Schmitt said she is “devastated.” She doesn’t understand how the hospital could veer away from women’s health, especially since birth numbers are steady and growing.

She also raised concerns about labor emergencies and women who might not be able to make it to Mercy Hospital in Durango in time to give birth.

“How are they going to get patients to Durango, and what is the cost? Do you think labor and delivery is an expensive unit to keep going now? What are the helicopter and the ambulance fees going to be bringing all these patients up to Durango? How are we going to cover that?” Schmitt asked.

“We don't have enough at nurses now to take care of ... the patients we have in our community,” she said. “What are we going to do when these women come in and labor?”

Schmitt and Kaplan also cautioned that tubal ligations, which are not offered at Mercy Hospital, will become limited in Cortez. According to Kaplan, because most tubal ligations take place immediately after childbirth, fewer tubal ligations will be provided in Cortez.

“There will now be no area in the Four Corners region where women can go to receive this. And if they want a tubal done at the time of their delivery, they would have to travel in Colorado potentially as far as Grand Junction,” Kaplan said.

The hospital, meanwhile, has begun to reach out to the community at large.

Chuck Krupa, public information officer at Southwest Health System in Cortez.

Krupa sent a follow-up news release to The Journal on Friday, saying that the closure was a “difficult decision that was not made easily.”

The news release noted staff shortages contributed to the difficulty, and they had considered the impact closing the center would have on expectant mothers.

It said that a labor and delivery unit was expensive and must be staffed 24 hours a day, all week, with a team of specialized nurses, physicians and assistive services.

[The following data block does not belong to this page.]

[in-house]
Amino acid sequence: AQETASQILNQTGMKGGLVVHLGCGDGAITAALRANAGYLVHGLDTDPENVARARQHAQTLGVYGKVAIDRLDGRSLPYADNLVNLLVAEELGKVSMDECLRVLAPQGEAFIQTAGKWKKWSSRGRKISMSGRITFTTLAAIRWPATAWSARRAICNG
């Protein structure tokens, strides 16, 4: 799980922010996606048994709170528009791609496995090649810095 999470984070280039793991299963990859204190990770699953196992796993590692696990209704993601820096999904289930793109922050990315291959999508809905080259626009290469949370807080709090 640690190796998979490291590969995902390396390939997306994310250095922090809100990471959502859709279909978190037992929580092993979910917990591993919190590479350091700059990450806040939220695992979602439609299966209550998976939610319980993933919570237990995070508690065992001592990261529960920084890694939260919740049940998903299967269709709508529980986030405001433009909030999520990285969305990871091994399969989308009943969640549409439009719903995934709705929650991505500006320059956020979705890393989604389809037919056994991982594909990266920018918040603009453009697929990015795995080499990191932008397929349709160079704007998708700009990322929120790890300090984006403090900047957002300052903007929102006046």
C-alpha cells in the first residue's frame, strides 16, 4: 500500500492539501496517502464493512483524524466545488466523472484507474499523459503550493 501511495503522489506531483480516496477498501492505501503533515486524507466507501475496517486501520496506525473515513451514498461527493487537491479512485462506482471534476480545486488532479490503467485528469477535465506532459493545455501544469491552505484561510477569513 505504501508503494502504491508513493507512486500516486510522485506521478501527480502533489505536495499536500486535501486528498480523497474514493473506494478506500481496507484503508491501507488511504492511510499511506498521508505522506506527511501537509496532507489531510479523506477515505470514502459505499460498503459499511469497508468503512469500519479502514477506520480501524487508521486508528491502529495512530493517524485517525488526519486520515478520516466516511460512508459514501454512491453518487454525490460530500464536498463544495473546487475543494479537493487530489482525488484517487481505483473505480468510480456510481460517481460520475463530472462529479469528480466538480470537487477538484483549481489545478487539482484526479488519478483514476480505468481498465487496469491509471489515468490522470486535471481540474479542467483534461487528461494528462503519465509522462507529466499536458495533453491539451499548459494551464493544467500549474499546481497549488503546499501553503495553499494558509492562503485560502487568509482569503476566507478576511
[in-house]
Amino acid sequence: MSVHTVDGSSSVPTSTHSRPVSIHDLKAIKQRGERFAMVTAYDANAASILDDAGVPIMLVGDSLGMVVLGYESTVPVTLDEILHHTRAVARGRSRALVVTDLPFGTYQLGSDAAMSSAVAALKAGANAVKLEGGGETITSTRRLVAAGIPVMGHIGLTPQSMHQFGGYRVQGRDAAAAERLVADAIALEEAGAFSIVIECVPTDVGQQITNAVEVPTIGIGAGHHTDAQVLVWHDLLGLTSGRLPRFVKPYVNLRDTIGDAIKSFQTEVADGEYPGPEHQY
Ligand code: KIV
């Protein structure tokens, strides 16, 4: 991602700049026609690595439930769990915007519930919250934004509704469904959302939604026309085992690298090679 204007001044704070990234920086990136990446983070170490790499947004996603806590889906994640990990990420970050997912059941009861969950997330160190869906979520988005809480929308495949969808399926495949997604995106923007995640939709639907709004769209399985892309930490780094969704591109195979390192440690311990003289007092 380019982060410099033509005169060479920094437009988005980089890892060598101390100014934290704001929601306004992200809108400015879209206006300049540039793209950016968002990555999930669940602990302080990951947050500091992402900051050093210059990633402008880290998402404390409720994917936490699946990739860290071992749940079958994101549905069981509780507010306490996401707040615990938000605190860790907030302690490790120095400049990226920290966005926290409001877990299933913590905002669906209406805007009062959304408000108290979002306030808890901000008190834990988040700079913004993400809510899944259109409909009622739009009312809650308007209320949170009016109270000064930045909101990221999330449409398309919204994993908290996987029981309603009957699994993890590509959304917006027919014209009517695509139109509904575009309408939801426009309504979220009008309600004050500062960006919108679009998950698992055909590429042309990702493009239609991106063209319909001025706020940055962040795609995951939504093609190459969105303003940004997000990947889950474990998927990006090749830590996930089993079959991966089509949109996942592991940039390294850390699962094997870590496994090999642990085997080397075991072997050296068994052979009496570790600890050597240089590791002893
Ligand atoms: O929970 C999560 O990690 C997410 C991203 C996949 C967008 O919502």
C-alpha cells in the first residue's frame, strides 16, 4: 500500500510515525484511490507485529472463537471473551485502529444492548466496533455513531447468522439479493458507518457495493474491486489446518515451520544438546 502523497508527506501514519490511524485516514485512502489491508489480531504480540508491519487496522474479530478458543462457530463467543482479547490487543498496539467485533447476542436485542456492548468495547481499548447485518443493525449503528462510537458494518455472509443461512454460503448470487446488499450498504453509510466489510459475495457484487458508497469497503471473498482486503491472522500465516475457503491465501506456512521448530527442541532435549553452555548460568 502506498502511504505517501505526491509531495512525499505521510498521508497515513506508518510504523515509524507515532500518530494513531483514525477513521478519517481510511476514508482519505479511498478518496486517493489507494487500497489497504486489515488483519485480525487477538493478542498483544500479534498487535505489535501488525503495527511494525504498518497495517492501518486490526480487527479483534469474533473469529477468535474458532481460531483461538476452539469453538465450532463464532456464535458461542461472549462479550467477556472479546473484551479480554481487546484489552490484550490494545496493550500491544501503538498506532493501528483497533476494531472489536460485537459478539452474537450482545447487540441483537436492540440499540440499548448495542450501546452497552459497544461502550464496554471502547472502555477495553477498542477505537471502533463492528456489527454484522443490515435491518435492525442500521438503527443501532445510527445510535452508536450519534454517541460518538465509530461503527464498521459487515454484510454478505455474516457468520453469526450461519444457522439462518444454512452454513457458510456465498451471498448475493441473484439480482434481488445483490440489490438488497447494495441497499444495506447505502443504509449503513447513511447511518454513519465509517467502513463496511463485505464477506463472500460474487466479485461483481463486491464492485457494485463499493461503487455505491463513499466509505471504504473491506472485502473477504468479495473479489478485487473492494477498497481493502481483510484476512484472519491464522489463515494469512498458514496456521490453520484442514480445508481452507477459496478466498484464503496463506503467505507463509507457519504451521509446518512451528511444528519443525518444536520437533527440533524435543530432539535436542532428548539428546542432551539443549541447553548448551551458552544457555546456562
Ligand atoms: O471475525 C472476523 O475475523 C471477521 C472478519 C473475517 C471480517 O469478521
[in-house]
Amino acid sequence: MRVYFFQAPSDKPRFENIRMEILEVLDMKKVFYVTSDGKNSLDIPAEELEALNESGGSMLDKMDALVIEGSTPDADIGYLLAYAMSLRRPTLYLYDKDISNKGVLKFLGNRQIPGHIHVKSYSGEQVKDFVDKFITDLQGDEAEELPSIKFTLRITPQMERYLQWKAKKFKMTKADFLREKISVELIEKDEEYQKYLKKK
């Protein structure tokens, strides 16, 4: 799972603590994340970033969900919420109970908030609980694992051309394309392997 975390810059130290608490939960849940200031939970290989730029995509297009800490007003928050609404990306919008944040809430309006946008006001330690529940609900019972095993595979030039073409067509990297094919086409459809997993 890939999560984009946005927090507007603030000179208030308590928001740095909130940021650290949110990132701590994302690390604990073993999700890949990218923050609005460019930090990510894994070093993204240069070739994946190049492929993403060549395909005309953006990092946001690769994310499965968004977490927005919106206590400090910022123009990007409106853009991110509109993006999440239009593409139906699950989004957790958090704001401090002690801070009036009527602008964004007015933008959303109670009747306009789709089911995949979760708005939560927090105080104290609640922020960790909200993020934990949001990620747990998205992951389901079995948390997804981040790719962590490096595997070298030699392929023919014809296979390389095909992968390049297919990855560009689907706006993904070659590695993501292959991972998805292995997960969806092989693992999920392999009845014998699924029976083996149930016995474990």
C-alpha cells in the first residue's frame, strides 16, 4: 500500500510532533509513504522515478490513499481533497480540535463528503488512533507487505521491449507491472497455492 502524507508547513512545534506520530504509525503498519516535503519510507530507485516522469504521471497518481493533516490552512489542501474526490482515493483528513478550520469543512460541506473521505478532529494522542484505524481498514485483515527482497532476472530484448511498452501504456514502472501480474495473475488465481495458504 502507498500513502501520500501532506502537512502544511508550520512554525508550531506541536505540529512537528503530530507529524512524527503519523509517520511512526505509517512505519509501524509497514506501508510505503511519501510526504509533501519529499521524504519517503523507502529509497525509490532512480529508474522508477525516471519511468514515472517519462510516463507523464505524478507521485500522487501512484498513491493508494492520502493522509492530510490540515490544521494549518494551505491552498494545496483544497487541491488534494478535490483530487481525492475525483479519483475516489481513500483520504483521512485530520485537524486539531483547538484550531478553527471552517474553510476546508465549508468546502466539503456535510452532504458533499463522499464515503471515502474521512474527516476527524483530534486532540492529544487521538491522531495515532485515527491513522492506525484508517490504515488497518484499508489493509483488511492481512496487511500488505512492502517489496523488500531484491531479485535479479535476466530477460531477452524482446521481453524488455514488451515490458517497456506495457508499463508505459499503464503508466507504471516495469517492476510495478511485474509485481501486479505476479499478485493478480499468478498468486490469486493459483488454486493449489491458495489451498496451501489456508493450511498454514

“SHS has experienced staffing shortages within these areas, which has required travel nurses and locum physicians to meet the requirements to maintain this service,” the news release said. “These shortages have certainly contributed to the overwhelming financial burden.”

On Friday, Krupa said he hoped the birthing center’s nurses and doctors would be willing to accept alternate positions in the hospital.

“Their skills and compassion for our patients and high-quality care, will be beneficial to our patients and the community for years to come while continuing to reduce the financial burden we are experiencing with traveling nurses as well as locum physicians,” he said.

While the hospital won’t be provide prenatal care and assist with births, Krupa noted that they would still offer other services for women in the area.

“SHS Southwest Medical Group (SMG) plans to continue the Women’s Health Clinic where Drs. Schmitt and Kaplan practice. The Women Health Clinic will continue to offer OBGYN services such as well-women exams, pelvic exams, Pap tests, cancer screenings, testing for sexually transmitted infections (STIs), family planning birth control, prenatal care and issues with menstruation or menopause. Gynecological surgeries and procedures will continue to be offered at Southwest Memorial Hospital,” he said.

SHS hospital plans to host a meeting at Southwest Memorial Hospital’s ambulance bay on Thursday, June 15 at 6 p.m. During that time, citizens may address the hospital’s board. Those who wish to attend can RSVP by emailing lallen@swhealth.org.